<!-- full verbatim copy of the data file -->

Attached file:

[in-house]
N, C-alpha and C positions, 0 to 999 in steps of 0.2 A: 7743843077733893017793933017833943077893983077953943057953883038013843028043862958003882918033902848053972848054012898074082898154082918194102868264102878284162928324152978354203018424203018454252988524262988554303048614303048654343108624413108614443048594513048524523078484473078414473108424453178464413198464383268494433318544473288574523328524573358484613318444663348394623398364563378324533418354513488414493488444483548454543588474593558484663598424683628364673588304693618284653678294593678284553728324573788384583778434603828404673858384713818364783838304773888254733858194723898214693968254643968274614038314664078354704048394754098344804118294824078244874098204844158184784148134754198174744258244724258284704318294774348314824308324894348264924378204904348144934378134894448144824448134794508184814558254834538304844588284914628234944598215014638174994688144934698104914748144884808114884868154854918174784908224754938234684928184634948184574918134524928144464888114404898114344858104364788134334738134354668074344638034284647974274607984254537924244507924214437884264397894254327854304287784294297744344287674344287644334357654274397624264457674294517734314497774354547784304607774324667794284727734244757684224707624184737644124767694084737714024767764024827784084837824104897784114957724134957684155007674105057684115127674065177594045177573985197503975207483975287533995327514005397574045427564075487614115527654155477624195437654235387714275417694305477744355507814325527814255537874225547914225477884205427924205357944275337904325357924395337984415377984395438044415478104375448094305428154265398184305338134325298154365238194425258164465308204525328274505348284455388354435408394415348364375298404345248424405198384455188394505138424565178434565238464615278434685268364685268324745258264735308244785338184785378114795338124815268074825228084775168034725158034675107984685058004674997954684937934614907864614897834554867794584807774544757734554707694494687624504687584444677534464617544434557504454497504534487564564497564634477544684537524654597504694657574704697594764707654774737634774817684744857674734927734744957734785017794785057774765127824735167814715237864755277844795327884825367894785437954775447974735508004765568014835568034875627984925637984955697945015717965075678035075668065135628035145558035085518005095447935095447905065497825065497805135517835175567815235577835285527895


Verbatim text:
[in-house]
N, C-alpha and C positions, 0 to 999 in steps of 0.2 A: 7743843077733893017793933017833943077893983077953943057953883038013843028043862958003882918033902848053972848054012898074082898154082918194102868264102878284162928324152978354203018424203018454252988524262988554303048614303048654343108624413108614443048594513048524523078484473078414473108424453178464413198464383268494433318544473288574523328524573358484613318444663348394623398364563378324533418354513488414493488444483548454543588474593558484663598424683628364673588304693618284653678294593678284553728324573788384583778434603828404673858384713818364783838304773888254733858194723898214693968254643968274614038314664078354704048394754098344804118294824078244874098204844158184784148134754198174744258244724258284704318294774348314824308324894348264924378204904348144934378134894448144824448134794508184814558254834538304844588284914628234944598215014638174994688144934698104914748144884808114884868154854918174784908224754938234684928184634948184574918134524928144464888114404898114344858104364788134334738134354668074344638034284647974274607984254537924244507924214437884264397894254327854304287784294297744344287674344287644334357654274397624264457674294517734314497774354547784304607774324667794284727734244757684224707624184737644124767694084737714024767764024827784084837824104897784114957724134957684155007674105057684115127674065177594045177573985197503975207483975287533995327514005397574045427564075487614115527654155477624195437654235387714275417694305477744355507814325527814255537874225547914225477884205427924205357944275337904325357924395337984415377984395438044415478104375448094305428154265398184305338134325298154365238194425258164465308204525328274505348284455388354435408394415348364375298404345248424405198384455188394505138424565178434565238464615278434685268364685268324745258264735308244785338184785378114795338124815268074825228084775168034725158034675107984685058004674997954684937934614907864614897834554867794584807774544757734554707694494687624504687584444677534464617544434557504454497504534487564564497564634477544684537524654597504694657574704697594764707654774737634774817684744857674734927734744957734785017794785057774765127824735167814715237864755277844795327884825367894785437954775447974735508004765568014835568034875627984925637984955697945015717965075678035075668065135628035145558035085518005095447935095447905065497825065497805135517835175567815235577835285527895